This evening Gregory and I were sitting on our balcony sharing a cup of coffee. The temperature was perfect, the sky beautiful, the view from the balcony our roof top garden one story below. The garden helps us feel grounded, literally. There are seven beautiful trees, loads of bushes, at this time of year plenty of yellow lilies, and a ribbon of grass running through it all.
The amazing thing is that we watched, for about half an hour, a Robin building a nest in the tree right in front of our balcony. It had found apiece of paper, approximately 2" x4", picked it up in its beak, and flew the nest piece up into the tree. A few minutes later the piece of paper came drifting down to the grass. A few seconds later the Robin flew down, picked the piece of paper up again, and flew it back up into the tree where it stayed. We watched the Robin make at least a dozen trips with bits of this and that in its beak. It pulled apart a low growing plant and took part away with it. Twigs of various sizes were airlifted to its new home.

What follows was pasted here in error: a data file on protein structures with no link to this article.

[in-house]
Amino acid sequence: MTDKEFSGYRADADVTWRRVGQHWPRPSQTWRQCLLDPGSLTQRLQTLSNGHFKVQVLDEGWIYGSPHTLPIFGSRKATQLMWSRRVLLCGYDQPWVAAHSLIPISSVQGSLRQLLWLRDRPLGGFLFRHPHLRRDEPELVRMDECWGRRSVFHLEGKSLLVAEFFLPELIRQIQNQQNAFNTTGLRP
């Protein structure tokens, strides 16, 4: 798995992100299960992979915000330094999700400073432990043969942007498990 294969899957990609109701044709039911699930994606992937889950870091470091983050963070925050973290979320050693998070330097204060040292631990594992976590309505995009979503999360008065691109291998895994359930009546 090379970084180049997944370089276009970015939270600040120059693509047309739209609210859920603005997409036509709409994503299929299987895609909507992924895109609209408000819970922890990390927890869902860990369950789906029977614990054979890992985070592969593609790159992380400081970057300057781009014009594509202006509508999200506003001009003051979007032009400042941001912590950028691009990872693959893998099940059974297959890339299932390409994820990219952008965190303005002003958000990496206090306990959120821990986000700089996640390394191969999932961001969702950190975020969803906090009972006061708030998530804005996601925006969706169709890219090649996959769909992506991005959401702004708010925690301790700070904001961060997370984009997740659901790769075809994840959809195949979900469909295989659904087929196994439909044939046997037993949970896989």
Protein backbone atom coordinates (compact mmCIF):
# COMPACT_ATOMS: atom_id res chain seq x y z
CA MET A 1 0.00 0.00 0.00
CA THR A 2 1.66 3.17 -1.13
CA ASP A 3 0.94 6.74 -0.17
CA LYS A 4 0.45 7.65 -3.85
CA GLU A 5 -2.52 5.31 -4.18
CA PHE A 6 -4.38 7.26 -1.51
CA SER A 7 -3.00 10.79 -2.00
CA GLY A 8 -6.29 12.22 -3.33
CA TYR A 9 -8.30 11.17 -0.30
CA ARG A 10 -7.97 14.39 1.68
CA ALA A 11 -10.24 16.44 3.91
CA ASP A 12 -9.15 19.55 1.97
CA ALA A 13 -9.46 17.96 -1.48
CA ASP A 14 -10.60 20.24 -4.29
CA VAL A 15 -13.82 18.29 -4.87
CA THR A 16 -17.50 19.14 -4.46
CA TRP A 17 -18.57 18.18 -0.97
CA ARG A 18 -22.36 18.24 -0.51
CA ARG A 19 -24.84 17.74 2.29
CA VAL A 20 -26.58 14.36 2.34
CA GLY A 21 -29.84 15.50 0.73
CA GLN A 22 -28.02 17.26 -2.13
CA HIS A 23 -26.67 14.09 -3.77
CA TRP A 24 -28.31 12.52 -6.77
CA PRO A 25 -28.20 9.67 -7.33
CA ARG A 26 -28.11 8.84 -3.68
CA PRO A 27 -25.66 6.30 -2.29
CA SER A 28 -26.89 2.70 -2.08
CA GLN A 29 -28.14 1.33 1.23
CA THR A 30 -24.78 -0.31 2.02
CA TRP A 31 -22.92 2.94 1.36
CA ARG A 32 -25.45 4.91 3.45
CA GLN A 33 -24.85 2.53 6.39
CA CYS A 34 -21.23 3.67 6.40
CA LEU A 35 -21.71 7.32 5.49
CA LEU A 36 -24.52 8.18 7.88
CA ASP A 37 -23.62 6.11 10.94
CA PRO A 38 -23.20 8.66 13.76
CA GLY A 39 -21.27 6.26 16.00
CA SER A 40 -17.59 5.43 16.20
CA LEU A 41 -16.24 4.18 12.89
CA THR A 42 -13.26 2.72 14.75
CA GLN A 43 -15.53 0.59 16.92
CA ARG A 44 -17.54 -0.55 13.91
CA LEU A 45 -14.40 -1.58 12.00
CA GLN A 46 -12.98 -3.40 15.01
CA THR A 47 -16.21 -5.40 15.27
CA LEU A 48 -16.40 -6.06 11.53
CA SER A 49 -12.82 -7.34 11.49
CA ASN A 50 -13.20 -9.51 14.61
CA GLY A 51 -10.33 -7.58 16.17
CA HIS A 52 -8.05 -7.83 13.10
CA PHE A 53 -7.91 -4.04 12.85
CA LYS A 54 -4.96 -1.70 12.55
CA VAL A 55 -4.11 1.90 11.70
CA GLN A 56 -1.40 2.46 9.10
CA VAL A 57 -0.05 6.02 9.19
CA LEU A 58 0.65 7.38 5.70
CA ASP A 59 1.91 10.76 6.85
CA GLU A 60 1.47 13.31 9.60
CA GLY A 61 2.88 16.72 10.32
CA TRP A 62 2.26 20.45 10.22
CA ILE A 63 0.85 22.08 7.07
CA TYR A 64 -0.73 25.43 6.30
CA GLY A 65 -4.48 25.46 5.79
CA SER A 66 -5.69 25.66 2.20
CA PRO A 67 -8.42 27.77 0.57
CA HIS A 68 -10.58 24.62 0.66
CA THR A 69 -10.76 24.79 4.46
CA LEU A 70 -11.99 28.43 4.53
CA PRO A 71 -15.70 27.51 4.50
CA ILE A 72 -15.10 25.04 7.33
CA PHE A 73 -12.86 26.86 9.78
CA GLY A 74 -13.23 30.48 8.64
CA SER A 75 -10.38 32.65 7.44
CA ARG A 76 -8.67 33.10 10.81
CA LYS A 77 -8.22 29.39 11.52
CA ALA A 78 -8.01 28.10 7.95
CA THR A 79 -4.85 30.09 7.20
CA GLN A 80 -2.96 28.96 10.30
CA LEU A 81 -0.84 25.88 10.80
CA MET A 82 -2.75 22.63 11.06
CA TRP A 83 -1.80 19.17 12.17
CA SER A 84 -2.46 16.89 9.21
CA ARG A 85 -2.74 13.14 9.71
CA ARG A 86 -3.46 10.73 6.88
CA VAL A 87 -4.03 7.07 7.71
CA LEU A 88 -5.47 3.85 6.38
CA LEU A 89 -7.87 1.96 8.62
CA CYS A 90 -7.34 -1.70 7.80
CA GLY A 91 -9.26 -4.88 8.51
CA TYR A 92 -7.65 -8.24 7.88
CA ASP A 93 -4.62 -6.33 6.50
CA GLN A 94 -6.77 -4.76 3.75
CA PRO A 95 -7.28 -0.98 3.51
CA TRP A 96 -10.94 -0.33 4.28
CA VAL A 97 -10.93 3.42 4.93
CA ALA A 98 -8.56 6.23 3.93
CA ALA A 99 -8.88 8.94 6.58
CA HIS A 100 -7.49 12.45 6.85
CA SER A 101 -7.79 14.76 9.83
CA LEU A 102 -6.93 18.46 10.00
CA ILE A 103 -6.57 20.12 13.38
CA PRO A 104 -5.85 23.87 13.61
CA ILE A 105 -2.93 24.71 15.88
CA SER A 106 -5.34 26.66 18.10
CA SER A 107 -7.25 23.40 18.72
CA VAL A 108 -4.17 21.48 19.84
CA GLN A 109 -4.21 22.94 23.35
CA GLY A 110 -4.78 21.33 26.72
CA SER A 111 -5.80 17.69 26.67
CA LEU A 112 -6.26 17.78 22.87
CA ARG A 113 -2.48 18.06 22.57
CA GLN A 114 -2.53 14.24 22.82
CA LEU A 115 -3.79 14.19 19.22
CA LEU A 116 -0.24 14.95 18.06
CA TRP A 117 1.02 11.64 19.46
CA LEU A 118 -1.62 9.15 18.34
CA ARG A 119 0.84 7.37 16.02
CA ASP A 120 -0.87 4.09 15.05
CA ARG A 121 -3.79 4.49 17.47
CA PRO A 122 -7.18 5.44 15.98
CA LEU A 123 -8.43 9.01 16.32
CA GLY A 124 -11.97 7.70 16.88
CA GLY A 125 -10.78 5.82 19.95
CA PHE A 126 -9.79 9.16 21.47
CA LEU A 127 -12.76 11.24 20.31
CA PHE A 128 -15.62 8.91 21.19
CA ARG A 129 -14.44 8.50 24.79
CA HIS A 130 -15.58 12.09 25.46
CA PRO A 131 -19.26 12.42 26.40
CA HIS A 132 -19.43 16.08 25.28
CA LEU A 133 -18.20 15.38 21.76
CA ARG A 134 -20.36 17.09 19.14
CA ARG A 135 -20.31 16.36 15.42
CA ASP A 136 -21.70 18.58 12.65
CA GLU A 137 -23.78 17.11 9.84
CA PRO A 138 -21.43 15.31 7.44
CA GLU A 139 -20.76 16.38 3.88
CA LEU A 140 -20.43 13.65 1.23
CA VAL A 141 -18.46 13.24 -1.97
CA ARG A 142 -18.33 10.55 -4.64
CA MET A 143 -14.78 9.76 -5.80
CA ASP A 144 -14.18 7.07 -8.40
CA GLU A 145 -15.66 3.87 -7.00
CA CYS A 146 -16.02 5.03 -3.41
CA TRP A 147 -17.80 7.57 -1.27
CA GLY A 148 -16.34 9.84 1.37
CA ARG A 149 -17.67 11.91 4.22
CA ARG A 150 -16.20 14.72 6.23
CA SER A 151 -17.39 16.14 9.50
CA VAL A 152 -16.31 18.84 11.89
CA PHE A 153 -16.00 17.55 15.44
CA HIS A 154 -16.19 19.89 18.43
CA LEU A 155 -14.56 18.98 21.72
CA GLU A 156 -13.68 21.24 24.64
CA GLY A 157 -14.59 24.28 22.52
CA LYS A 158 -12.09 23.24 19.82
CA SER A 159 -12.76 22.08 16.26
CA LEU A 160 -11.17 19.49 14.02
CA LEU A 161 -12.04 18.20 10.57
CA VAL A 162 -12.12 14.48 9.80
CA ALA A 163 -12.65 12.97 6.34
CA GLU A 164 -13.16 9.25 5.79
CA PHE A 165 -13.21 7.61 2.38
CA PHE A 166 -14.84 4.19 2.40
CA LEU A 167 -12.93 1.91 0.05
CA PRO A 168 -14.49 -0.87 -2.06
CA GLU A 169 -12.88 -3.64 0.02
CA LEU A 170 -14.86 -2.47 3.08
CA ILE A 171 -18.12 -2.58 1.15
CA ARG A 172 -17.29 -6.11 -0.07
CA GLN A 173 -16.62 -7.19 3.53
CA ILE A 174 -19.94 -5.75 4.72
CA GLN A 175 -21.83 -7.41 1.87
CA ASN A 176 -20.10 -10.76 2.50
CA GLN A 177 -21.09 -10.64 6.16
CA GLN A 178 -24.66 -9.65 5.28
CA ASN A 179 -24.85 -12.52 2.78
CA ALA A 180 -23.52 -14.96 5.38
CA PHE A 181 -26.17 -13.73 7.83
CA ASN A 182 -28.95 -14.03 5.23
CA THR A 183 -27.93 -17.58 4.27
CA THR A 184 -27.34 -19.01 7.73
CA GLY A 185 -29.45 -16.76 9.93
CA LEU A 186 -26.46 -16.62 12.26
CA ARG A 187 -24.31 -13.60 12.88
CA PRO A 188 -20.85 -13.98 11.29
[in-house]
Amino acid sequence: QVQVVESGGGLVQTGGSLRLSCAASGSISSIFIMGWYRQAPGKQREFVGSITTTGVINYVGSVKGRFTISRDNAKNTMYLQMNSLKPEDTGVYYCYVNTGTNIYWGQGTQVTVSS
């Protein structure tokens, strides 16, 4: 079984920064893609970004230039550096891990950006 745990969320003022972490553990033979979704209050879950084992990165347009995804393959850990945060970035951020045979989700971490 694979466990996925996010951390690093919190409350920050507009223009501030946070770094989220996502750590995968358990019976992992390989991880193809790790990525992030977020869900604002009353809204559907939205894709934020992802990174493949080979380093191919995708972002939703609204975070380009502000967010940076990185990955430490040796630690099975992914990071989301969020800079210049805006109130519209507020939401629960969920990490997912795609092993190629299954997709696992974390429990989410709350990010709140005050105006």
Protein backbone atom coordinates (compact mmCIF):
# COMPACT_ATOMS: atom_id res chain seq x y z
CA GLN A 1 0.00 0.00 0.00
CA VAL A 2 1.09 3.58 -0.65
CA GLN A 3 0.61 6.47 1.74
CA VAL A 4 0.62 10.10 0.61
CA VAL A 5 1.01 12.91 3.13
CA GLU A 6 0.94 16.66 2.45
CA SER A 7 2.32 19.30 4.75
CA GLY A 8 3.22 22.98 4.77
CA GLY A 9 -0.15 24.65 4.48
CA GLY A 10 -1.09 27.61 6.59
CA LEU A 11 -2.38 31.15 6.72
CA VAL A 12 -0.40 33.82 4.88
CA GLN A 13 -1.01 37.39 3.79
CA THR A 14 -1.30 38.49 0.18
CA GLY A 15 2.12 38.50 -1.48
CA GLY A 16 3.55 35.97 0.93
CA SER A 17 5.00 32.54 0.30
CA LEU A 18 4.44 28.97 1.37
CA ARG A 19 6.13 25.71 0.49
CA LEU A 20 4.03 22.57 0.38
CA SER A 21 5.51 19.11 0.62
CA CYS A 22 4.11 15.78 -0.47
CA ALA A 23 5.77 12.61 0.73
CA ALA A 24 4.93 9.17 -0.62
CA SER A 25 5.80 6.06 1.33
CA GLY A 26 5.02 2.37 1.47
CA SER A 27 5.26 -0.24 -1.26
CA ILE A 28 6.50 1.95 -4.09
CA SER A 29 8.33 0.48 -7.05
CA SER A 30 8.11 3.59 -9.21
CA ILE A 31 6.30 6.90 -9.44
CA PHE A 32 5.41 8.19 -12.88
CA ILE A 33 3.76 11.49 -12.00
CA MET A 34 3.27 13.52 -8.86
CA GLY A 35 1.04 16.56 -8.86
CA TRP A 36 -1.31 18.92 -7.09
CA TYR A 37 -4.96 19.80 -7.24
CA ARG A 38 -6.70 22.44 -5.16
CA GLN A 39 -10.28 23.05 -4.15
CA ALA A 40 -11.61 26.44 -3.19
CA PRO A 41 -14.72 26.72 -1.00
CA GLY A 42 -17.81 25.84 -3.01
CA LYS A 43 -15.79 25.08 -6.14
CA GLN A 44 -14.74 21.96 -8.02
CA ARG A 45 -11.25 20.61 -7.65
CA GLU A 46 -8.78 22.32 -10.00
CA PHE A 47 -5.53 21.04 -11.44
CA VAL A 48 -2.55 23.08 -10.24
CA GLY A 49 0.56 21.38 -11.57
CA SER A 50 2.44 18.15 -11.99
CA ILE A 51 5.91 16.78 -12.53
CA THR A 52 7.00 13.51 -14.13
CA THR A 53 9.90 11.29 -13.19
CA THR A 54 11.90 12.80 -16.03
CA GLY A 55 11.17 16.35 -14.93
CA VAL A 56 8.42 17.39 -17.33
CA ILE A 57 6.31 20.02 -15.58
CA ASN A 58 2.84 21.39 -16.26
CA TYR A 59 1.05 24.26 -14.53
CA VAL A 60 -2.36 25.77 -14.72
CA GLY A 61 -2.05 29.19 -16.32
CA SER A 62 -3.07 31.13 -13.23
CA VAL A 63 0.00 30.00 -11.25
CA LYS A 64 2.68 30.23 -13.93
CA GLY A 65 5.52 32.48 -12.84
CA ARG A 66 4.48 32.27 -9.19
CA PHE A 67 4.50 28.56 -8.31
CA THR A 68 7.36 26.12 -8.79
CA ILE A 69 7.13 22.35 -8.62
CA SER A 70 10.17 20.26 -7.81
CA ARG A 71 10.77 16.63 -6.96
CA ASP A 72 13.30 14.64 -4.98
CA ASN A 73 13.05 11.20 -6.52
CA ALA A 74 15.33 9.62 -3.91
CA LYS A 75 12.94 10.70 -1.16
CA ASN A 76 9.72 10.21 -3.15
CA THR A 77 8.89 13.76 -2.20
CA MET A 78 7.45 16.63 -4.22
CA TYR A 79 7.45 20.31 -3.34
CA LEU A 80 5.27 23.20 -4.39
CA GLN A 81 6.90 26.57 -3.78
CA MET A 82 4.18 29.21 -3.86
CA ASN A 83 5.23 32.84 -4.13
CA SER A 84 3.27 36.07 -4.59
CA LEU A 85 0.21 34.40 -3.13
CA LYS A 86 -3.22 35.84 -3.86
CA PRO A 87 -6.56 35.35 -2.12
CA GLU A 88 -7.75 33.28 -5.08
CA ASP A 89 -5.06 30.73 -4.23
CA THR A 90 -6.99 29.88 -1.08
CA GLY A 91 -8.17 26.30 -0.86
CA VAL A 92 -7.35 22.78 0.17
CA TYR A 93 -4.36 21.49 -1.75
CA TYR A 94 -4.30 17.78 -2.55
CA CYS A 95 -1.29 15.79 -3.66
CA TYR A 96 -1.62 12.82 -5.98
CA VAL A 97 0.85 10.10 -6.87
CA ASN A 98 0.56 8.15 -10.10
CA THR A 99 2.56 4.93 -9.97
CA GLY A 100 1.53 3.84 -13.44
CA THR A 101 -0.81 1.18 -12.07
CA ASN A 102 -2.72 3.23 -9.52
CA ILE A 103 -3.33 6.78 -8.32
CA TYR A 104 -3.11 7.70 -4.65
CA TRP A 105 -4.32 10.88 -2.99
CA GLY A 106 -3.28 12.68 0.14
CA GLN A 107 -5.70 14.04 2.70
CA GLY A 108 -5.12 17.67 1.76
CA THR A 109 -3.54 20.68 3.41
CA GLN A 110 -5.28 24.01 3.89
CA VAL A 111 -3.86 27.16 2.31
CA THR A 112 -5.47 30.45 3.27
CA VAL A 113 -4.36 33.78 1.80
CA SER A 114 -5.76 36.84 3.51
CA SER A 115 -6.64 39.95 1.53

The only thing that could have made this experience better would have been if we were able to see the nest itself, hidden in the center of the tree, being built. Gregory and I posed several questions: Does the male or the female build the nest? If it is the female is it before she is "with egg" in preparation or after the egg(s) have been fertilized in anticipation?
So this is what I found on-line: NESTING: Robins are one of our earliest birds to nest. The female does the majority of building, although the male may help bring materials to the site. Nesting materials may be gathered up to a quarter of a mile from the nest site. The nest takes 2 to 6 days to build, and may be started up to two weeks before the first eggs are laid.